More than half of the oncologists in the study by Potosky and colleagues preferred that follow-up care be led solely by oncologists, whereas primary care providers preferred a shared care model between themselves and the oncologists.4 With respect to follow-up clinics for survivorship care, primary care providers favored physician-led clinics to those led by nurses or physician assistants, and oncologists were divided evenly between the 2 types of clinics.4 More than half of the primary care providers in that study believed that they had the skills to provide follow-up care for breast and colon cancer survivors, but less than one-fourth of the oncologists believed that primary care providers possessed those skills.4 Less than one-quarter of these primary care providers were confident about caring for patients who experience late effects of cancer treatment, and >75% of the oncologists expressed a high confidence level in this type of care.4 However, almost half the primary care providers were very confident about managing the psychosocial effects of cancer treatment.4 Nonguideline imaging tests—such as chest x-rays, bone scans, and magnetic resonance imaging—were endorsed much more by primary care providers than oncologists; however, most primary care providers were accurate in their recommendations of routine testing and examination to detect recurrence of breast and colon cancers.4

Hudson and colleagues researched patients’ perspectives on physicians’ roles in their cancer follow-up care, and found that most patients believed that primary care physicians did not possess knowledge of this specialty.13 Many patients in the study reported that their primary care physician was not engaged in their cancer treatment, and mentioned that their personal relationships with their oncologists were important in follow-up care.13 Many patients noted that their primary care physician deferred and referred cancer-related questions back to the treating oncologist, presuming that the patient was still undergoing oncologic care, and several of these patients reported receiving conflicting information about when to call their primary care physician.13

Meacham and colleagues interviewed 14 healthcare providers who cared for ≥1 young adult cancer survivors in their practice, and found a high level of interest in online learning for survivor care.3 Although physicians, nurse practitioners, nurses, and social workers preferred an in-person lecture, continuing education (CE) modules were also considered a favorable method of sharing information on survivor care, neurocognitive late effects, endocrine late effects, and infertility.3 Primary care providers in that study did have the knowledge to manage late effects and participate in long-term follow-up care for young adult cancer survivors. Patients and oncologists lacked confidence in primary care providers. Changing this perception of primary care providers required enhanced communication by oncologists or providers in cancer centers to ensure continuity of care in the primary practice setting. Survivor care plans were a solution to this problem, ensuring accurate knowledge of diagnoses, treatment regimens, surveillance testing, and available community resources.12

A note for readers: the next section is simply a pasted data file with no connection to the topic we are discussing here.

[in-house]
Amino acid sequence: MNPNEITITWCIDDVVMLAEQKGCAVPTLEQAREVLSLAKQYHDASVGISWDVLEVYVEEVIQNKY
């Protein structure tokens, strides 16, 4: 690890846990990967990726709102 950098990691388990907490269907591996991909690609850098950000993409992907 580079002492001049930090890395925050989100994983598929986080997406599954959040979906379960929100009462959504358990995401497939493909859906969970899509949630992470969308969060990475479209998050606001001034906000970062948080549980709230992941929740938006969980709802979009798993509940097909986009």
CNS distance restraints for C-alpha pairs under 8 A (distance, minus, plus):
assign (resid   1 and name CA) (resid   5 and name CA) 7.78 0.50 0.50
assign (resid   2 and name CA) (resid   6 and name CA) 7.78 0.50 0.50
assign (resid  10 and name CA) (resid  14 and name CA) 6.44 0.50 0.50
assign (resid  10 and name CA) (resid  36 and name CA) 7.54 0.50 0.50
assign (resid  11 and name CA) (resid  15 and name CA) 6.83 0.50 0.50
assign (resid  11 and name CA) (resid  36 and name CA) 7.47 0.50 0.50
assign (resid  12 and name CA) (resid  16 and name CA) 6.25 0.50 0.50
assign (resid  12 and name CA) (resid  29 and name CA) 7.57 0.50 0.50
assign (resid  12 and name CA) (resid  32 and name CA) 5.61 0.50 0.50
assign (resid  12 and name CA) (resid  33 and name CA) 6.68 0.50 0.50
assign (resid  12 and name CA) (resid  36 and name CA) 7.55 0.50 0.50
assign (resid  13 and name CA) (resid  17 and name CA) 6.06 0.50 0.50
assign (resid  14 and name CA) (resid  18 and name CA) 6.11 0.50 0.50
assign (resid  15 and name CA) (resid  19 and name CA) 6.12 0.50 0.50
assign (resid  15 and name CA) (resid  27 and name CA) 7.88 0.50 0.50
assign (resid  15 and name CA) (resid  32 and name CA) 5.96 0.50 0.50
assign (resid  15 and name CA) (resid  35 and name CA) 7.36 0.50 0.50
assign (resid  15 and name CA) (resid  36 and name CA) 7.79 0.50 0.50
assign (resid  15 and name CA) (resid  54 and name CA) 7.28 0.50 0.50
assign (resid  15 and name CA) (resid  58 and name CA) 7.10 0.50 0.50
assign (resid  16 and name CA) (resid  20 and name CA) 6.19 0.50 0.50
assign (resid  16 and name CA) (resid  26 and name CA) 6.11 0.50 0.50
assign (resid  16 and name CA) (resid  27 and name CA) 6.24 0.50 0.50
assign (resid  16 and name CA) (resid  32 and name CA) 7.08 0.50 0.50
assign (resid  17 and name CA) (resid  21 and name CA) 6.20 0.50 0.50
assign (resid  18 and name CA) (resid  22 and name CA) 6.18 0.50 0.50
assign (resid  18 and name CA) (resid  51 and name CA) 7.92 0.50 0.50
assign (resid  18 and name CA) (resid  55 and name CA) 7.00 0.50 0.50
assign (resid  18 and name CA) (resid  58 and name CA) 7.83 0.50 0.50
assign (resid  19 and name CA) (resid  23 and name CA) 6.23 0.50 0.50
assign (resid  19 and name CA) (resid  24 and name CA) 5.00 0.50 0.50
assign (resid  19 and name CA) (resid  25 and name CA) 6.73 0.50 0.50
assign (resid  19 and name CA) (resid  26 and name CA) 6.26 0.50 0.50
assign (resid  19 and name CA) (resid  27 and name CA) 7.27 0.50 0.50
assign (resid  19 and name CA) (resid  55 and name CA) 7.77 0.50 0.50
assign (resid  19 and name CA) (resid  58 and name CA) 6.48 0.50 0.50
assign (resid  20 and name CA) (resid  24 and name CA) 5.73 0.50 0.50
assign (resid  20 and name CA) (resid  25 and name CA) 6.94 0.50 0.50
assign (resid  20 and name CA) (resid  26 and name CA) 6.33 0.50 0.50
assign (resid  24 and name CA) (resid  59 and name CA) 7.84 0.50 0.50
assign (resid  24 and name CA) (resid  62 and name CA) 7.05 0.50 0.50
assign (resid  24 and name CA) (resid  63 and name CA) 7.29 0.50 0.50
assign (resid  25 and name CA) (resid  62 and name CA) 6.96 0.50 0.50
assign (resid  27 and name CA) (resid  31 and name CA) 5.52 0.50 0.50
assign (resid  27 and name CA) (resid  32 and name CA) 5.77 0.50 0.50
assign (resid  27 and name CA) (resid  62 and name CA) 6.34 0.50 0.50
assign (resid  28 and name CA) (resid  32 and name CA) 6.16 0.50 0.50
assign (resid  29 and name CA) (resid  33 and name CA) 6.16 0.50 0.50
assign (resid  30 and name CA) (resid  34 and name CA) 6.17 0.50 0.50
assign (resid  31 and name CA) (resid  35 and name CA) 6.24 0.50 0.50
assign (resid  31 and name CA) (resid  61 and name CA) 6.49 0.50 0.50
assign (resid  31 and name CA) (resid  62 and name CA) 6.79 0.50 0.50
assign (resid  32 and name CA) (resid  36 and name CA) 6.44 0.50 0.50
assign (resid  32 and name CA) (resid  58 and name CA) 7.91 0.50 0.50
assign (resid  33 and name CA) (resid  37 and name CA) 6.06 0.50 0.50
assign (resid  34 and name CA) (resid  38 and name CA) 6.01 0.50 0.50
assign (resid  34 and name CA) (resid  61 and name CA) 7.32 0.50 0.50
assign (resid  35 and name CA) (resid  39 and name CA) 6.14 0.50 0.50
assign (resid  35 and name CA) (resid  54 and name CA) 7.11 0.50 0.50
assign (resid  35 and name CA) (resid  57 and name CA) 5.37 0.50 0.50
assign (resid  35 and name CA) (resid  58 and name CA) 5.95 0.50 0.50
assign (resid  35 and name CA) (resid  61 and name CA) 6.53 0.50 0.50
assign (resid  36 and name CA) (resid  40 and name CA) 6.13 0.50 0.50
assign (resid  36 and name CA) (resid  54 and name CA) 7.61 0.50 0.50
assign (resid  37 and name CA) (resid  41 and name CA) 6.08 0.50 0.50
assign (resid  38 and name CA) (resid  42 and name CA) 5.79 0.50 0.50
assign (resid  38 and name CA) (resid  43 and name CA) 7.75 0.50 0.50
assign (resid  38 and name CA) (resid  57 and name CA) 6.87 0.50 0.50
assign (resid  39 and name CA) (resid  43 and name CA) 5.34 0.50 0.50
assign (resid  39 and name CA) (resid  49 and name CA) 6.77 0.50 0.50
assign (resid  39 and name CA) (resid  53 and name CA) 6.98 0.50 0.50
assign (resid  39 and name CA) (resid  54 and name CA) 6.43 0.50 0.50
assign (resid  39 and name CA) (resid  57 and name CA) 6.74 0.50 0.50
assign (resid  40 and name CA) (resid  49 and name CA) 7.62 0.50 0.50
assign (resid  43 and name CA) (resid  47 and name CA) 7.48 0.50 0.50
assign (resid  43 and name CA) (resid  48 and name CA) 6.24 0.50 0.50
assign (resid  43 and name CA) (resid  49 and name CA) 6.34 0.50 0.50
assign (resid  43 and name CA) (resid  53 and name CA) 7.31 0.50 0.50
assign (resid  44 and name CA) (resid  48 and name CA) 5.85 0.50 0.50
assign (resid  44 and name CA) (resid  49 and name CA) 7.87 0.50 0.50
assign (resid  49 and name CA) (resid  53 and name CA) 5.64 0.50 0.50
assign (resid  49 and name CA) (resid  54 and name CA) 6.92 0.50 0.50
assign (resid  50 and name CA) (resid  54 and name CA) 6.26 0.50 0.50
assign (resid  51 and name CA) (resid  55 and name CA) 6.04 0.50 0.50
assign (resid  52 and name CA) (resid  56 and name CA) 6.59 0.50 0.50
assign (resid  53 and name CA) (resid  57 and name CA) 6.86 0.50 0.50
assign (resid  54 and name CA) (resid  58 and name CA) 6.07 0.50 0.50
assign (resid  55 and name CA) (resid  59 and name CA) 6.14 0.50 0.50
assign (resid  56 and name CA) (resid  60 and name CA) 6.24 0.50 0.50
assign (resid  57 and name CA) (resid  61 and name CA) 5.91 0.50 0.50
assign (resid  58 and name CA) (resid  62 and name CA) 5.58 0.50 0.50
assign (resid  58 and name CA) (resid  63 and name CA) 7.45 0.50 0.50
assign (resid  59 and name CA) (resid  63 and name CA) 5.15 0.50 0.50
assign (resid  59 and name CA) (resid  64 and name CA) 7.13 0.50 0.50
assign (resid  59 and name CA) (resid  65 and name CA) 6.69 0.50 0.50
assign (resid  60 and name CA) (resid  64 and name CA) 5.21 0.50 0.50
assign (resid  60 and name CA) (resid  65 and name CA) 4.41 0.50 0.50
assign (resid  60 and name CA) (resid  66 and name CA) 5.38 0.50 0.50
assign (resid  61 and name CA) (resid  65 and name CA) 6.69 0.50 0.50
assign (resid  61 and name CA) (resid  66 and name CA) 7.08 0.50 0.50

Some late effects of cancer therapy may not arise until the third decade of life or later, when survivors may have discontinued care with their treating oncologist.3 In general, primary care providers desire to enhance their knowledge of survivor healthcare. This interest by providers is essential for improving the health of the young adult survivor population.2 Health maintenance through primary care is essential for young adult cancer survivors, a vulnerable population who need comprehensive, accessible, and affordable care. A smooth transition for these patients from cancer care to adult-focused primary care will result in healthier, longer lives. There is an obligation to educate survivors and providers on long-term health risks to ensure successful transition to primary care. This transition should be a gradual process that includes addressing the educational needs of each unique patient, their families, and primary care practitioners.2 Primary care providers should be educated using a universal tool or survivor care plan specific to each patient, thereby increasing the confidence and knowledge of testing for recurrence.4

More effective communication between oncologists and primary care providers must exist to enhance the quality of care for young adult survivors of cancer. Many primary care providers are not receiving a treatment summary from patients’ referring cancer centers.8 As our research suggests, most family physicians prefer to care for survivors in consultation with a cancer center–based physician or long-term follow-up program because of their lack of familiarity with the health risks associated with cancer occurring in childhood, adolescence, or young adulthood. Also found to be very useful was having a patient-specific letter from a specialist in which surveillance recommendations are noted.

Mandating that treatment summaries and surveillance recommendations be provided to primary care practices would help reduce survivors’ fears about seeing their primary care physician for cancer-related follow-up care. These materials should also be provided and explained to the survivors themselves to enhance health knowledge. Whether this information is supplied by an oncology program or survivor clinic, a support person should be named for each patient transitioning to primary care. Different opinions exist, and this will be unique to each patient, but patients’ visits to primary care physicians during cancer treatment can help these physicians better understand and become more familiar with the disease process and treatment effects, in turn creating an easier transition after cancer treatment is complete.10